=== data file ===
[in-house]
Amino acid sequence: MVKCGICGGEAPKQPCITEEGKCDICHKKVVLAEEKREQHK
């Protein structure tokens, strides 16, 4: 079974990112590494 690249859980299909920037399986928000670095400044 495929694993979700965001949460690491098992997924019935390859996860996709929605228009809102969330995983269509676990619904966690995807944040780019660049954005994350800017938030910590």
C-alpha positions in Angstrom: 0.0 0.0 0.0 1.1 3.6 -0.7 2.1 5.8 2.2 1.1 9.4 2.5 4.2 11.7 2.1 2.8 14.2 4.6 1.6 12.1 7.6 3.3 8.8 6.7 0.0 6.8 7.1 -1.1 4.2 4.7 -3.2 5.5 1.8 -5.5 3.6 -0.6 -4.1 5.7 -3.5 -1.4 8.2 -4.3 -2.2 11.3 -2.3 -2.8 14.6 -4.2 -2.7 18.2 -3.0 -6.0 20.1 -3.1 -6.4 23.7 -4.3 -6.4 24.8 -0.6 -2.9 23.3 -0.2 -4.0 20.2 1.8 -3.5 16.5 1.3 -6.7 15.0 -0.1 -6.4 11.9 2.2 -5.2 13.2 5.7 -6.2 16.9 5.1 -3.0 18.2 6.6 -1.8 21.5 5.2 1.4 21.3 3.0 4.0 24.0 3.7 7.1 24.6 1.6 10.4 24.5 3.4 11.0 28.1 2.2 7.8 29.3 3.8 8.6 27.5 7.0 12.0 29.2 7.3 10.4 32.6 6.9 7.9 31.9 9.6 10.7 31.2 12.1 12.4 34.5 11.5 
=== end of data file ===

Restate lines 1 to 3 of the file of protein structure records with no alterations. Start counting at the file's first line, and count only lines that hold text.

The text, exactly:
[in-house]
Amino acid sequence: MVKCGICGGEAPKQPCITEEGKCDICHKKVVLAEEKREQHK
């Protein structure tokens, strides 16, 4: 079974990112590494 690249859980299909920037399986928000670095400044 495929694993979700965001949460690491098992997924019935390859996860996709929605228009809102969330995983269509676990619904966690995807944040780019660049954005994350800017938030910590």